When an Arm v8-based system powers on, it goes through a complex boot process to load and initialize the operating system. This boot process involves multiple stages, from low-level firmware executing to load the kernel, to starting init processes that fully initialize userspace. Understanding the full Arm v8 boot flow provides insight into the boot architecture and timing.
The Arm v8 boot process can be divided into four high-level stages:
- System Boot Stage – Power on, perform basic SoC initialization
- Firmware Boot Stage – Initialize hardware, load bootloader
- Bootloader Stage – Locate, load, and transfer control to the kernel
- Kernel Initialization Stage – Mount filesystems, start init process, begin scheduling applications
Within these stages are more detailed steps that progressively initialize more complex hardware and software components.
1. System Boot Stage
When power is first applied to an Arm v8 system, the system boot stage begins. This involves the initial SoC bring up and initialization:
- Power on reset sequence
- Execute boot ROM code
- Initialize CPU and memory
- Configure clock circuitry and I/O pins
- Initialize on-chip RAM and any boot devices
These low-level actions are governed by proprietary code in the SoC boot ROM. This establishes a basic hardware environment sufficient to load and run more complex firmware.
2. Firmware Boot Stage
After the system boot stage, firmware boot routines take over:
- Load system firmware (e.g. UEFI)
- Perform hardware initialization – buses, peripherals
- Initialize DRAM and memory controllers
- Verify/initialize persistent storage
- Load bootloader to RAM
Arm development boards like the Juno board utilize UEFI as firmware. UEFI initializes hardware, drives device detection, and contains services for loading images from storage. The end goal is to load a bootloader like U-Boot into memory and transfer control to it.
3. Bootloader Stage
With the bootloader loaded into RAM, it takes over to handle OS booting duties:
- Parse boot configuration and parameters
- Initialize networking and drivers
- Locate kernel image on boot device
- Load kernel image into RAM
- Parse kernel image format to find entry point
- Decompress kernel if needed
- Transfer control to kernel entry point
The bootloader stage handles key tasks like locating the kernel image, loading it into the right memory region, and setting up any kernel arguments before jumping into it.
4. Kernel Initialization
With the uncompressed kernel image loaded into RAM and control passed to its entry point, the lengthy kernel initialization can begin:
- Set up kernel stack and heap memory regions
- Parse kernel image format
- Initialize kernel subsystems
- Mount root filesystem
- Start init process (systemd)
- Begin scheduling other userspace processes
The kernel handles critical mounting of disks and starting of the userspace init daemon. After init starts, normal system services and eventually applications can begin.
A typical Arm v8 system goes through the four boot stages in a matter of seconds. Measuring boot timing provides insight into performance:
- System Boot Stage – 10s of milliseconds
- Firmware Boot Stage – 100s of milliseconds
- Bootloader Stage – 100s of milliseconds
- Kernel Initialization Stage – 1-5 seconds
The system boot stage is quite fast since it involves only basic SoC initialization. The firmware and bootloader stages take longer since they initialize hardware and load images from storage. Finally, kernel initialization takes several seconds depending on hardware detected and services started.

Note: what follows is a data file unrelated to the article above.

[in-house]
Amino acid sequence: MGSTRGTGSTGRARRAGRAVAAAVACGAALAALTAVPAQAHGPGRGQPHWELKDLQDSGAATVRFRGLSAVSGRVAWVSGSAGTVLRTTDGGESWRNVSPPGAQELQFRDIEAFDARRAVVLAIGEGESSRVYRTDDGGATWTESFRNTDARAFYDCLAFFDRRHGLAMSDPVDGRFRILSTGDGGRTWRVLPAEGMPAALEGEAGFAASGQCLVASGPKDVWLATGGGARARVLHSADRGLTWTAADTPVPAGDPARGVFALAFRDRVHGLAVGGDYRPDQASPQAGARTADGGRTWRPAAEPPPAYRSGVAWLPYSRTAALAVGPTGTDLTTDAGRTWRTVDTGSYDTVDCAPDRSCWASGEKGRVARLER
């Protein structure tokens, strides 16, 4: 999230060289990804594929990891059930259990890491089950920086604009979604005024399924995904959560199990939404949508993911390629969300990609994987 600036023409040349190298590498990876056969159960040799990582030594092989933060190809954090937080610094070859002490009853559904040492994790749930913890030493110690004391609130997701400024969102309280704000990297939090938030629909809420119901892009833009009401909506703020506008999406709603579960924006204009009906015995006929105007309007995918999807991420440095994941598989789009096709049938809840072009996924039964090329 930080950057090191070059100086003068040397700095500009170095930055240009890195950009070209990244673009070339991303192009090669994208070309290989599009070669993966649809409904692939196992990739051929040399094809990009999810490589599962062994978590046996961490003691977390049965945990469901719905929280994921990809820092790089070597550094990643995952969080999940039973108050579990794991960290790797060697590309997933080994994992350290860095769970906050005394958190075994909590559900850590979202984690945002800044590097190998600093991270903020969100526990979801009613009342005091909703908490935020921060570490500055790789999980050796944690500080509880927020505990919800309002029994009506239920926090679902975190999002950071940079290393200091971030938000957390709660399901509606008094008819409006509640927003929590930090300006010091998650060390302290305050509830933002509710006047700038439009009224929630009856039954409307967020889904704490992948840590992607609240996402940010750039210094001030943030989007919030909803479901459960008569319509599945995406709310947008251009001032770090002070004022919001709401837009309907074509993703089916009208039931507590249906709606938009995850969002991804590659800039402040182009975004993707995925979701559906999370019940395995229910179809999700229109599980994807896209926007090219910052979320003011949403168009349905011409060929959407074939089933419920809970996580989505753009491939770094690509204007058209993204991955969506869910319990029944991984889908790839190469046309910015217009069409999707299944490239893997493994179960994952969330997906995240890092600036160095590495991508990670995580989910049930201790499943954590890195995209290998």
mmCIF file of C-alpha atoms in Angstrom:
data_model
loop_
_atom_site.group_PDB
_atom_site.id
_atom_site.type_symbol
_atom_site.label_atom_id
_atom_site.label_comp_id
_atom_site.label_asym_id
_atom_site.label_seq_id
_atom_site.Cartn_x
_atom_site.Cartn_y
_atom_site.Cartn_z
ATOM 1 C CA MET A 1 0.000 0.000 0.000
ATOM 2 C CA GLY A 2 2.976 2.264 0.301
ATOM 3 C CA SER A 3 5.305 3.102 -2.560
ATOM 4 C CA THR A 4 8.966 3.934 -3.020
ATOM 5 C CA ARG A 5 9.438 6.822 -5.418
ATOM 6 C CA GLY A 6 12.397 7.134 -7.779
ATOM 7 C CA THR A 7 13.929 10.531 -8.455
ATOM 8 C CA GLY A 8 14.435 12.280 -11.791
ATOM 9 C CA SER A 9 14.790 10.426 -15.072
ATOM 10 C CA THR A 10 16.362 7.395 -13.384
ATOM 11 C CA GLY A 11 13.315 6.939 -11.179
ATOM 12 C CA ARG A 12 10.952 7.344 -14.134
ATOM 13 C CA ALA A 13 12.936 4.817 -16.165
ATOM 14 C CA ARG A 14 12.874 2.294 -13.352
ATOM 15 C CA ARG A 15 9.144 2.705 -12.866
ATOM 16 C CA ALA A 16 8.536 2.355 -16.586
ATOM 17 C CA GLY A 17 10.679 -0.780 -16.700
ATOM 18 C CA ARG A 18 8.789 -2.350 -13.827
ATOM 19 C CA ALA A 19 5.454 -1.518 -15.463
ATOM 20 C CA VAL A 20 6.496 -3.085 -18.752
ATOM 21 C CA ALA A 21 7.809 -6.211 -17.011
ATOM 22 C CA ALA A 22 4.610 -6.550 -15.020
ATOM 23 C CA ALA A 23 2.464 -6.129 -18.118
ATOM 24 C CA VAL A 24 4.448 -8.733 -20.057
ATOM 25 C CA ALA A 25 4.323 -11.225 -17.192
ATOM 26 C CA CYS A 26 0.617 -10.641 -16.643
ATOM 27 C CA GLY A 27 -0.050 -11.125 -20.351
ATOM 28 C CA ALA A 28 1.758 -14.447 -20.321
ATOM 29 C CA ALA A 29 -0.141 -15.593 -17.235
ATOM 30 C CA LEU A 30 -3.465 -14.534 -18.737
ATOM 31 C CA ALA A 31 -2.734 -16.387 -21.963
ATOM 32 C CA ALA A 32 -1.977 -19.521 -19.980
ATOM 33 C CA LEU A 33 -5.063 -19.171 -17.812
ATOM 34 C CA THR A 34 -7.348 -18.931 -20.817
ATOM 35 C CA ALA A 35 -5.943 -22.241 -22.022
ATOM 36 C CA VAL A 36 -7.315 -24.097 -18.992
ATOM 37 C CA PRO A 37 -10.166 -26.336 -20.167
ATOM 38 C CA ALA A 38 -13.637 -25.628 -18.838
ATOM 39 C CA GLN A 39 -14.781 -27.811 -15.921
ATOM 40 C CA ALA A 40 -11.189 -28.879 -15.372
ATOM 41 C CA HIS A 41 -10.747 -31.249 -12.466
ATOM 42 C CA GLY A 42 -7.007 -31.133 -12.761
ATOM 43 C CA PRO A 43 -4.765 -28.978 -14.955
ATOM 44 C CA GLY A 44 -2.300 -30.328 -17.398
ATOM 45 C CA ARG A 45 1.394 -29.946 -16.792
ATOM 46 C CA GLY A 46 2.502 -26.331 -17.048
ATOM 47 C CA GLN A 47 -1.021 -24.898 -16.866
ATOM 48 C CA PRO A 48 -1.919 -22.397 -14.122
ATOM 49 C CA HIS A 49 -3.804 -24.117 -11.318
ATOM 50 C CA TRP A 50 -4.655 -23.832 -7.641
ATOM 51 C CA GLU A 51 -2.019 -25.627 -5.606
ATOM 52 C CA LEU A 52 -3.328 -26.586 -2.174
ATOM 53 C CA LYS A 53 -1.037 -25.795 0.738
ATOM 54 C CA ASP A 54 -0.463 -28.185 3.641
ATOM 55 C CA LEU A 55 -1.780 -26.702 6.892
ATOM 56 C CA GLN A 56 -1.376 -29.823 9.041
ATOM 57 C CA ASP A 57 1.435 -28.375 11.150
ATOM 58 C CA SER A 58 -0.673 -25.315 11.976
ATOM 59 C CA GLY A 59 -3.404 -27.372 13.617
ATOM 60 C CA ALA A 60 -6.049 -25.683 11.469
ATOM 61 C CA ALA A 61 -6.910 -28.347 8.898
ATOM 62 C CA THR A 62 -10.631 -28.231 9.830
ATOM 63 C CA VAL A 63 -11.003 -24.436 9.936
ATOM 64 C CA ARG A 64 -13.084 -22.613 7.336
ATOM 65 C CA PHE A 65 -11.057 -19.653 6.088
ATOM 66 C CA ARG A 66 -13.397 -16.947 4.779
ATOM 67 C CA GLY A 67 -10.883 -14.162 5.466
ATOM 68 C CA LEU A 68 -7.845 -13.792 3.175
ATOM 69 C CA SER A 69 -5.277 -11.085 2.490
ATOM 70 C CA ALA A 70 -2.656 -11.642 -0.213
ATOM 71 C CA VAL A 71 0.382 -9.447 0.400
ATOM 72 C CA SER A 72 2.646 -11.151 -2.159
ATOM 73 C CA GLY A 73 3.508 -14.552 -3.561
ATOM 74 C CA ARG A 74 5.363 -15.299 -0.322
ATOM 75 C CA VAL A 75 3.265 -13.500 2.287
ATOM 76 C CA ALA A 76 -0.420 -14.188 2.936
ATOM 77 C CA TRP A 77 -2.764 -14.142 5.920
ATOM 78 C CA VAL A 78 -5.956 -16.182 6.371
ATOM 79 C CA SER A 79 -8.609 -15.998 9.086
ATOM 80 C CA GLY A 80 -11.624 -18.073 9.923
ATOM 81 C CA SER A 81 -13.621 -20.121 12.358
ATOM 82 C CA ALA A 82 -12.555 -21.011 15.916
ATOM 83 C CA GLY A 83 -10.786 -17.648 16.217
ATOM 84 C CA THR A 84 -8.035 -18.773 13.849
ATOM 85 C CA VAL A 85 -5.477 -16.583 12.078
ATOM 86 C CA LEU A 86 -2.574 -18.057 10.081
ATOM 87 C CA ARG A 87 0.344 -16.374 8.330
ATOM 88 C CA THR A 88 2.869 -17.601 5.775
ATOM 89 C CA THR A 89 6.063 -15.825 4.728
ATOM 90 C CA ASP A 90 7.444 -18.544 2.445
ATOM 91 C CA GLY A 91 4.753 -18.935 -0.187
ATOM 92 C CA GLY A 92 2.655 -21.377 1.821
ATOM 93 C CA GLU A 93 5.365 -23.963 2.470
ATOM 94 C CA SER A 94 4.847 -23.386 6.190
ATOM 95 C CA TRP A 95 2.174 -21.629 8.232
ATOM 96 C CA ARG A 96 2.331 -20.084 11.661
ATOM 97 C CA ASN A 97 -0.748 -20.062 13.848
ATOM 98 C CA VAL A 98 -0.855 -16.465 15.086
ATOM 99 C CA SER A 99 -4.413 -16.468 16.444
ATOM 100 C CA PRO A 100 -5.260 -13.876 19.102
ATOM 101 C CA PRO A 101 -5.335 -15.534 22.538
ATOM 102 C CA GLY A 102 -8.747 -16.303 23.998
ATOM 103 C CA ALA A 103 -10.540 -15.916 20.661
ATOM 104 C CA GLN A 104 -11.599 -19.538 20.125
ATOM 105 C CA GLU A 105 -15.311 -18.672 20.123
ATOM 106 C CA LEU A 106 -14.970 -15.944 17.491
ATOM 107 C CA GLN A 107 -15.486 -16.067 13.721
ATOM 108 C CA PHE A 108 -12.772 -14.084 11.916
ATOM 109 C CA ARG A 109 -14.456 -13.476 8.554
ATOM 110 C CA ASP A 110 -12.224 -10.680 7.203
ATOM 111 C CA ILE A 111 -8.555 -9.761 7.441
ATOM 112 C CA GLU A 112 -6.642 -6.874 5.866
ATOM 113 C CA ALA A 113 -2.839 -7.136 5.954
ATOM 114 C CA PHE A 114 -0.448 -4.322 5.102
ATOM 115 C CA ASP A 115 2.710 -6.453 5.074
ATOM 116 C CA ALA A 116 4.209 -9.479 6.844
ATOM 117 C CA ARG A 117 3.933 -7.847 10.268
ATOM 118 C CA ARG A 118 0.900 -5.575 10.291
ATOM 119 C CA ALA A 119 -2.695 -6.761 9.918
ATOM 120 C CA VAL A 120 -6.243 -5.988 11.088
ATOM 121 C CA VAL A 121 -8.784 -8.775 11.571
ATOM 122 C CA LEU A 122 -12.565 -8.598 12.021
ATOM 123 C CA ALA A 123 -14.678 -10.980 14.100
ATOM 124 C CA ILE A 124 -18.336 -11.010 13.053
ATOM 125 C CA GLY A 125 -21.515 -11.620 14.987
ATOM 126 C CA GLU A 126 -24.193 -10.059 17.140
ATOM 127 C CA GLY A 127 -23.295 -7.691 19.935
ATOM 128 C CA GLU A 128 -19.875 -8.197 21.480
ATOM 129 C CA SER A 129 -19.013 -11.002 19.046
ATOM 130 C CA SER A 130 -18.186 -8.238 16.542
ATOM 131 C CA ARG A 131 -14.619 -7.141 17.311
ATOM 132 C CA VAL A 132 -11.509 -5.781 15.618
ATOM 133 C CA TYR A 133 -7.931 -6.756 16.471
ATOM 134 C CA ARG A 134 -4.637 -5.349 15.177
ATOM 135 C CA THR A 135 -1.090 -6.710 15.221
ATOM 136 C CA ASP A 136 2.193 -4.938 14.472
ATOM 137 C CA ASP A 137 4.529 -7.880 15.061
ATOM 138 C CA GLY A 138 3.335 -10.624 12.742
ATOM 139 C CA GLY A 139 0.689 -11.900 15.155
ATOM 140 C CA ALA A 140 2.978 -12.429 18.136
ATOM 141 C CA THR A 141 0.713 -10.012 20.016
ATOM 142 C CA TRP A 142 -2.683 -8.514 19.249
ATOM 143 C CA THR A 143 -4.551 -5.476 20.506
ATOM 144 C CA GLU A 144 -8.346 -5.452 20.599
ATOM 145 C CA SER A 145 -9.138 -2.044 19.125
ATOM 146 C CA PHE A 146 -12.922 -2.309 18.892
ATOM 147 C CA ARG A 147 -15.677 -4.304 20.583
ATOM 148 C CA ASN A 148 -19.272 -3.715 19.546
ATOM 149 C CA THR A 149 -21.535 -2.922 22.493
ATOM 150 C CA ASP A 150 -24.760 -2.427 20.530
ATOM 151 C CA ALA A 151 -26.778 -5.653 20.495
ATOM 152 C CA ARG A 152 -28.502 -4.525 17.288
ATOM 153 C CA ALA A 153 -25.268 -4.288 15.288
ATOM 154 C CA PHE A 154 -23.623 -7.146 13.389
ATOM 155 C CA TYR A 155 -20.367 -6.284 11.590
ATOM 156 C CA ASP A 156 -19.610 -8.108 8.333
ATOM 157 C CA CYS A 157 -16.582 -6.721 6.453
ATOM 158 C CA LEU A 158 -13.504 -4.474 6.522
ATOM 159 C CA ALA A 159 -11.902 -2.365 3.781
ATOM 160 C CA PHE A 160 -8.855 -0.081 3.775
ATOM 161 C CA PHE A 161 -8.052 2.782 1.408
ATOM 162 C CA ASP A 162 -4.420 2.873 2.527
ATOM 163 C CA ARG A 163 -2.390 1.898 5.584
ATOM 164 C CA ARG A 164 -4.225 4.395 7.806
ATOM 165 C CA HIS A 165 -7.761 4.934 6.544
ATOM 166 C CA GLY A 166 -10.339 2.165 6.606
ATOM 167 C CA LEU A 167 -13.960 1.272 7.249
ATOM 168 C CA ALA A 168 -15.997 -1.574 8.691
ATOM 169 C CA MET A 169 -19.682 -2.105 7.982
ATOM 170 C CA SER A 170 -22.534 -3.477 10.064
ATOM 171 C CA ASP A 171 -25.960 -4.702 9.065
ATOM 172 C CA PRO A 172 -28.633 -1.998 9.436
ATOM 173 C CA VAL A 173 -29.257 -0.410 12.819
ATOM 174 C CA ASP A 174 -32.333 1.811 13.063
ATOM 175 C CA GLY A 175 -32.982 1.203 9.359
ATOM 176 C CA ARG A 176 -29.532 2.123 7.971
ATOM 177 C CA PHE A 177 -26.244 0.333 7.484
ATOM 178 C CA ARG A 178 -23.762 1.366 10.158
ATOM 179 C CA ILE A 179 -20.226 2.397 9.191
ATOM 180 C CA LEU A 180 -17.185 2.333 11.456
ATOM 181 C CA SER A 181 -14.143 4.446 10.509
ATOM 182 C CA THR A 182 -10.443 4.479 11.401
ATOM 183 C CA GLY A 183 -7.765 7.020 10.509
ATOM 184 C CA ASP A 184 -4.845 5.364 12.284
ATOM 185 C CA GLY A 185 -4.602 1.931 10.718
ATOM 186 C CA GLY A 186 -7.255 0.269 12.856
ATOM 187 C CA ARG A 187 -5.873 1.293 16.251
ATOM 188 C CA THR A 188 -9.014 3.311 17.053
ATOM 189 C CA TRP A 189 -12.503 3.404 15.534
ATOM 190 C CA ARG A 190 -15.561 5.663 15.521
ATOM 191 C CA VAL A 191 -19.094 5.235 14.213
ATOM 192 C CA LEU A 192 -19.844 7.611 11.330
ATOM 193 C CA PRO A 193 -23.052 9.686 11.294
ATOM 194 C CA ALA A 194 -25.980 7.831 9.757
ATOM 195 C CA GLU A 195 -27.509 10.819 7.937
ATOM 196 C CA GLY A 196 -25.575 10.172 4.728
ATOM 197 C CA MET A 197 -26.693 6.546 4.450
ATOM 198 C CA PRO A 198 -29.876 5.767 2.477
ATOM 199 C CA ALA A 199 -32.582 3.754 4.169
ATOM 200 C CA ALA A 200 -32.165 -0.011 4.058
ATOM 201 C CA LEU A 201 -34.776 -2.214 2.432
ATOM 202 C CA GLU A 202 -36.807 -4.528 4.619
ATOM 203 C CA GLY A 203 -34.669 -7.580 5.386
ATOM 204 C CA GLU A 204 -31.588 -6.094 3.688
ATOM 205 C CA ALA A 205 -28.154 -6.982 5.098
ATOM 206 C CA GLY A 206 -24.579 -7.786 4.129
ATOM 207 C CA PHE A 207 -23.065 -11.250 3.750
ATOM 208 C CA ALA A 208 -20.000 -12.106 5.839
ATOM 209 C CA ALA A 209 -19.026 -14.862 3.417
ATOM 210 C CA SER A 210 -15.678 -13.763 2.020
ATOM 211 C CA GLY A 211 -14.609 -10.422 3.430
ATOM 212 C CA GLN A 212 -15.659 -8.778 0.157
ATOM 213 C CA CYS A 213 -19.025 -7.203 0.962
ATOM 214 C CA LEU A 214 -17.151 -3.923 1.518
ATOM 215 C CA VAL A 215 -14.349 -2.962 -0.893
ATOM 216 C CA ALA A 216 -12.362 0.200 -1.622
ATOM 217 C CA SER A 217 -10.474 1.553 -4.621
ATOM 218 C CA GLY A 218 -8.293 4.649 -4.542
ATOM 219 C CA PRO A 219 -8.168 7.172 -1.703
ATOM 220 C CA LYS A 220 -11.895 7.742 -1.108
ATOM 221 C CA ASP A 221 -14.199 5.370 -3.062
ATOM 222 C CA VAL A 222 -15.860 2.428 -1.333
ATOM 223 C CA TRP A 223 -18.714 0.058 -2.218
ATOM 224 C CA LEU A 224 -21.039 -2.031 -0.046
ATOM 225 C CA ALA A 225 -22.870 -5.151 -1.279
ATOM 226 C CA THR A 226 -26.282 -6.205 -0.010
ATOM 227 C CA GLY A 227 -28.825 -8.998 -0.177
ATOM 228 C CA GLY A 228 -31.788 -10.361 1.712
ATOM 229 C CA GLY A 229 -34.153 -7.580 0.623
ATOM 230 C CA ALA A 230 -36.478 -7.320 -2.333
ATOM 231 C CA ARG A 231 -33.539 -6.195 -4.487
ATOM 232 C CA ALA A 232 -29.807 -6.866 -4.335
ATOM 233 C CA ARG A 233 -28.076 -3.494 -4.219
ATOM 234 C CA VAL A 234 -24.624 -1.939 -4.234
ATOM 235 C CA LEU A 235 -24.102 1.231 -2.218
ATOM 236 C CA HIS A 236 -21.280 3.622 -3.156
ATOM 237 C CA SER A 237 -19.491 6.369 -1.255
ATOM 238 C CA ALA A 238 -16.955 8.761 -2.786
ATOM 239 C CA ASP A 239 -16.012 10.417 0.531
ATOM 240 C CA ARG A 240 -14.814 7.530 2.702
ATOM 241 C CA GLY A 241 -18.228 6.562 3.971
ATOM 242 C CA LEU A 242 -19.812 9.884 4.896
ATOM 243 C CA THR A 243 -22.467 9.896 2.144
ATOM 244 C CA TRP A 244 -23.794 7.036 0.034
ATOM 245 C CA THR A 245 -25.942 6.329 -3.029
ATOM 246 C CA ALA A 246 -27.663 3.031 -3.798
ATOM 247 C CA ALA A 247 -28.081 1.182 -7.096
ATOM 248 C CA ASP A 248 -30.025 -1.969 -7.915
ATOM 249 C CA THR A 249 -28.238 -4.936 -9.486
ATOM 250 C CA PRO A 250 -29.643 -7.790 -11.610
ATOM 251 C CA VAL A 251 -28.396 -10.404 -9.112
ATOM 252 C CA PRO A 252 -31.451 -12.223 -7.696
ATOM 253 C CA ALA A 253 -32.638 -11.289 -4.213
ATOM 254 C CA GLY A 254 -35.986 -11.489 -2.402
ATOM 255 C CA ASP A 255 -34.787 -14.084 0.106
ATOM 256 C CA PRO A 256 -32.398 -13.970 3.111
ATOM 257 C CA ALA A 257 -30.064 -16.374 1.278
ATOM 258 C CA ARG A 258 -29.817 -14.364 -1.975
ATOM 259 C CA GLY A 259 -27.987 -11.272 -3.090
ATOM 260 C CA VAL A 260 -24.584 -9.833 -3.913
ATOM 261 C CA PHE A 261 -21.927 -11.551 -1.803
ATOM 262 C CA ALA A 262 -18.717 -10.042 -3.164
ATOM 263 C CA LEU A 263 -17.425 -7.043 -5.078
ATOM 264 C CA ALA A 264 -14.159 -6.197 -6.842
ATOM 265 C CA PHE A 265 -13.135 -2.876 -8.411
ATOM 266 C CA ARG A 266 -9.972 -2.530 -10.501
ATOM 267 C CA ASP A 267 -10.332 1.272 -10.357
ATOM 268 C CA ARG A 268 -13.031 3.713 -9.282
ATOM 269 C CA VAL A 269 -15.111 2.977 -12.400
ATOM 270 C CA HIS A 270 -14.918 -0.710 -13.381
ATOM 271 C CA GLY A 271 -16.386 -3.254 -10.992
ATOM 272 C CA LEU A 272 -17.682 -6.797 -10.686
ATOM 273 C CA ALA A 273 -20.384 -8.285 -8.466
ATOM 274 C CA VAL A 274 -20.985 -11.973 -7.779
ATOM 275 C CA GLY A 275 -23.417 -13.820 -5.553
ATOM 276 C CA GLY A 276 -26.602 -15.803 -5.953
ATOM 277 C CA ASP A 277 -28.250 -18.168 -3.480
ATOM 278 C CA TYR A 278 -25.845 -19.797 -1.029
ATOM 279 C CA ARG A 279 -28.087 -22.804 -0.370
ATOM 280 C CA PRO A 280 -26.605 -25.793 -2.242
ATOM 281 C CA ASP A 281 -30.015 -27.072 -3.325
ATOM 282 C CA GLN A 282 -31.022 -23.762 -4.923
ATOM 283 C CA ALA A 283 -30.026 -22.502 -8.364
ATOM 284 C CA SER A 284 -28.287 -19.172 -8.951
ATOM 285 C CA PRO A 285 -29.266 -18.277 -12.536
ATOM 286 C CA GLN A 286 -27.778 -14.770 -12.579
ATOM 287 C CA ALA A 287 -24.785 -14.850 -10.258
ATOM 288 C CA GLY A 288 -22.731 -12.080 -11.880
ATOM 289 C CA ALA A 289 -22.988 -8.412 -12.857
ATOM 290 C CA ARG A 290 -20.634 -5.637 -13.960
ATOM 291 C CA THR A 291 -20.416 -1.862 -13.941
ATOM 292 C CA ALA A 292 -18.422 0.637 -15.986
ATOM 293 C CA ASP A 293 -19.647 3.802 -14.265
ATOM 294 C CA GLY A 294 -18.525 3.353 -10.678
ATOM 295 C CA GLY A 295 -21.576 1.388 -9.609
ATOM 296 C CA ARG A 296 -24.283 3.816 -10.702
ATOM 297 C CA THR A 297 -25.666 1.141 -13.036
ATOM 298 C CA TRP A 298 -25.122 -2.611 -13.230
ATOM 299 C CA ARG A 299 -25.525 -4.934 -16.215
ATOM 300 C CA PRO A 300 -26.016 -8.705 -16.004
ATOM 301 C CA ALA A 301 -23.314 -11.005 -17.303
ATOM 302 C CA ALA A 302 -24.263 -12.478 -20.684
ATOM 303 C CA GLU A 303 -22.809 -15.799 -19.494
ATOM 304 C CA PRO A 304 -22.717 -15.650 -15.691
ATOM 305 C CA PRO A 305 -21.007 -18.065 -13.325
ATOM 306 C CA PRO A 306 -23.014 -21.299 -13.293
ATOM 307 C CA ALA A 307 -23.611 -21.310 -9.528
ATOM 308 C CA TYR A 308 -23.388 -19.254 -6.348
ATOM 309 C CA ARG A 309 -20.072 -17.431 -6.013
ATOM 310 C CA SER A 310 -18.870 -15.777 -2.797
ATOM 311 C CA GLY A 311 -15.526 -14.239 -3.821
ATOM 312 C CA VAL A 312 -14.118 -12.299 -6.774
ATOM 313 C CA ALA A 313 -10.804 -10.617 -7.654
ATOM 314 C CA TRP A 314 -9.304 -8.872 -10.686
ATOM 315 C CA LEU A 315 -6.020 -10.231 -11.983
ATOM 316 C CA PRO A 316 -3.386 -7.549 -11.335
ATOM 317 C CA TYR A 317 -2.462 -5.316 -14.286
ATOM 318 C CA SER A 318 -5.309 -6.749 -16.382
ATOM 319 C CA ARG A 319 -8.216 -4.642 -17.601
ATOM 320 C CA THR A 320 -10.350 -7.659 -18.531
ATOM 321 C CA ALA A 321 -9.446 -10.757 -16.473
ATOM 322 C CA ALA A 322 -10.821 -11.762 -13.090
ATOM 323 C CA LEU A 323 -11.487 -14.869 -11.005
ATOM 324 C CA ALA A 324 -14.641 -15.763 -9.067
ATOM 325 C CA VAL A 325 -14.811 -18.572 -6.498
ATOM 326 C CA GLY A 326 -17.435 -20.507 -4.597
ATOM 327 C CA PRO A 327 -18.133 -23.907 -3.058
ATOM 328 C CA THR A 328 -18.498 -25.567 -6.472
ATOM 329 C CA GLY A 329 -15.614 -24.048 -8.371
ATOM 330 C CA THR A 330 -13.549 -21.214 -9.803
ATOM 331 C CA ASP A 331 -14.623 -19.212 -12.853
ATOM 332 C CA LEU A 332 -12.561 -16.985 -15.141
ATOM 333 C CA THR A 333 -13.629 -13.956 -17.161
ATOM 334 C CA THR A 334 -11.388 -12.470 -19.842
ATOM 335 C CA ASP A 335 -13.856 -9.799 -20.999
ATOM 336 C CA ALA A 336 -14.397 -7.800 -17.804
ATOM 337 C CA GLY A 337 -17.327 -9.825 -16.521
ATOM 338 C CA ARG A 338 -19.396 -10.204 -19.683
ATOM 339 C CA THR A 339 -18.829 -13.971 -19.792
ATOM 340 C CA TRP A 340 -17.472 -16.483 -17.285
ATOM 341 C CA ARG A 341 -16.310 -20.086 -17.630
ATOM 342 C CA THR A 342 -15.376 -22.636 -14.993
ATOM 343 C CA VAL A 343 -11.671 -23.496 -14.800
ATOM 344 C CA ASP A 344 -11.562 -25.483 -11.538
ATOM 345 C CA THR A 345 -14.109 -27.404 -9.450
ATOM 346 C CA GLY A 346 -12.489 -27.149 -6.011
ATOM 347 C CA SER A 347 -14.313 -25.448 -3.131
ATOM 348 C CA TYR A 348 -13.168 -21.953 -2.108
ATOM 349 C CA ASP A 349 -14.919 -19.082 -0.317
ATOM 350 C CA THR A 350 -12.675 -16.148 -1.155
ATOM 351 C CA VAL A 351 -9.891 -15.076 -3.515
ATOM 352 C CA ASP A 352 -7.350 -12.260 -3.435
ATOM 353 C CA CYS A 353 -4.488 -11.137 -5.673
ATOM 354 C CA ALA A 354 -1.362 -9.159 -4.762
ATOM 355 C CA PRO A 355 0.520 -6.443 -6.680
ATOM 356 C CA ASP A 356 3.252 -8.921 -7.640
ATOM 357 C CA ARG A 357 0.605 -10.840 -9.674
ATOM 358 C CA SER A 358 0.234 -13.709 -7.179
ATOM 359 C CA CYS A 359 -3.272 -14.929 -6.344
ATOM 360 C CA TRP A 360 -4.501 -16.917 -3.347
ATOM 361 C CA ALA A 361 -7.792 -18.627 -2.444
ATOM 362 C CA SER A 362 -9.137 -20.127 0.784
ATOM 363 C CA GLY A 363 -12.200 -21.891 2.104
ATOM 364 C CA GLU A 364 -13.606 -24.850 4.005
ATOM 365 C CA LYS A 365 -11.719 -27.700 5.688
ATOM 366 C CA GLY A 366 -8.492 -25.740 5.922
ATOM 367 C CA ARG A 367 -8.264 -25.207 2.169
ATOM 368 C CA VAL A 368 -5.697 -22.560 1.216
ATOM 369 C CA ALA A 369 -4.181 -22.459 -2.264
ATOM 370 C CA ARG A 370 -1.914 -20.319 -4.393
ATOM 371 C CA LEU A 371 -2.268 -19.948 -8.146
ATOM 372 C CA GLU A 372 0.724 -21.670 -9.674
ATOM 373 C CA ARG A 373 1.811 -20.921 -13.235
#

Optimization opportunities exist in the firmware, bootloader, and kernel stages to improve boot speed. For example, transitioning to a faster bootloader like LK can dramatically speed up the bootloader phase.
While the four boot stages are generally standard across Arm v8 systems, there are many implementation details that can vary:
- Boot ROM – Proprietary per SoC
- Firmware – UEFI, U-Boot SPL, or custom
- Bootloader – U-Boot, UEFI, LK, or custom
- Kernel – Linux, FreeBSD, Android, or other
- Filesystems – ext4, F2FS, initramfs, etc
Boot firmware, bootloader, kernel, and other boot components can be customized. This allows tuning boot timing, capabilities, security policies, and other attributes.
For example, Android systems combine a bootloader and kernel into a single Android boot image. This streamlines boot but provides less flexibility.
As the Arm v8 boot process advances through progressive stages, security capabilities also increase:
- Boot ROM – Permanently immutable code
- Firmware – Read-only updatable code
- Bootloader – Read-only or mutable code with verification
- Kernel – Enforces process isolation and permissions
Secure boot capabilities in firmware and bootloaders verify that the boot chain loads only authentic software. ARM TrustZone also supports trusted execution environments isolated from normal software.
These capabilities prevent attackers from modifying boot components or injecting malicious code during boot. Securely booting to an immutable root of trust is critical for security.
Debugging the Boot Sequence
When bringing up new Arm v8 hardware, debugging boot issues is often needed. Common techniques include:
- Print debug output – Many boot components print logs if enabled
- Use a debug UART – Low level console that works before OS
- Debug registers and exceptions in bootloader
- Kernel panics on failures
- Analyze boot timing – Find slow components
Debug UART consoles allow interactive debugging and inspection. The OS provides many tools for analyzing crashes and issues during later boot stages.
The Arm v8 boot process stages progressively initialize hardware and software components vital to starting an OS. Understanding this boot flow is key to successfully bringing up and debugging Arm v8 platforms. While the four high-level stages are standardized, many implementation details can vary and customize the boot process.